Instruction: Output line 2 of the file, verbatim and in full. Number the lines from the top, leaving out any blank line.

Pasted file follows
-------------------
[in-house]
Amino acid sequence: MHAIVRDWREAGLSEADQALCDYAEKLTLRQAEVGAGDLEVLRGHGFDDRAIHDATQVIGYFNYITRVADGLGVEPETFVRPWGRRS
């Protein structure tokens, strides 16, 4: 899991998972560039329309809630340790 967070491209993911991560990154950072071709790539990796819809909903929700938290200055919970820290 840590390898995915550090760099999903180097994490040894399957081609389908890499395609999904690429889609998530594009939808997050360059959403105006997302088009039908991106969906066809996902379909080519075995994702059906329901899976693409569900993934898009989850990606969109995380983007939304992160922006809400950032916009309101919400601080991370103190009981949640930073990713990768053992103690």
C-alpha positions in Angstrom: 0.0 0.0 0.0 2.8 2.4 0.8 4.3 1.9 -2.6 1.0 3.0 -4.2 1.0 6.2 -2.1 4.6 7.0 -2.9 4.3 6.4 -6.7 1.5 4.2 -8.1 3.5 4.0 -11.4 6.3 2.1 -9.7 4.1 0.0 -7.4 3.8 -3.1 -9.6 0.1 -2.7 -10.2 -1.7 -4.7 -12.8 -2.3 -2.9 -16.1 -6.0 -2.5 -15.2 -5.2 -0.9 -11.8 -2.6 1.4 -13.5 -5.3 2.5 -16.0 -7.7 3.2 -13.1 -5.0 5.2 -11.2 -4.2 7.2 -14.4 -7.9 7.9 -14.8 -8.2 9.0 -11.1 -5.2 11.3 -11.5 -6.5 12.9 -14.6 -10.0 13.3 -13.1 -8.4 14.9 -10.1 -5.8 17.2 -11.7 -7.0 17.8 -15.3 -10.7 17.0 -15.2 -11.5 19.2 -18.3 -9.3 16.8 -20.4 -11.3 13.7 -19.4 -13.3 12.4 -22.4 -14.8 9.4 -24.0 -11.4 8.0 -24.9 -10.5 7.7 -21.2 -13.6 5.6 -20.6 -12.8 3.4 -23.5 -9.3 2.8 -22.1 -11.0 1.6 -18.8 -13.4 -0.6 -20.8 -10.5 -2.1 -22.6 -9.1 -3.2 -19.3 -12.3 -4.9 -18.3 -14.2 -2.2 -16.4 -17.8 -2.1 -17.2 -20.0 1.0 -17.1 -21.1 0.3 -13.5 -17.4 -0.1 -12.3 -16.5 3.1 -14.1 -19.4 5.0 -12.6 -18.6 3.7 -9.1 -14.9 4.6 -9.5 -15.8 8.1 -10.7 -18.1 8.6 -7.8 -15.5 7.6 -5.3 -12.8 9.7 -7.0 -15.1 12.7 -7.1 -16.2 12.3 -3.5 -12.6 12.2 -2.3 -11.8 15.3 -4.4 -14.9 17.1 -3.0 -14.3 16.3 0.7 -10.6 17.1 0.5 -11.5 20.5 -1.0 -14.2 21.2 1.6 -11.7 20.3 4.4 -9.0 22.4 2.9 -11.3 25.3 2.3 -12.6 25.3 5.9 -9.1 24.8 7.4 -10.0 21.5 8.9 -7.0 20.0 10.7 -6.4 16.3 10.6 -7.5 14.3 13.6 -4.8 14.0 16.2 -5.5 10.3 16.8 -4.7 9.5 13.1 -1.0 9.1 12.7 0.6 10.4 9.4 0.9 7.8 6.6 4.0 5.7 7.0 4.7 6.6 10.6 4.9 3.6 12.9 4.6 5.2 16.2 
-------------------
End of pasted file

Amino acid sequence: MHAIVRDWREAGLSEADQALCDYAEKLTLRQAEVGAGDLEVLRGHGFDDRAIHDATQVIGYFNYITRVADGLGVEPETFVRPWGRRS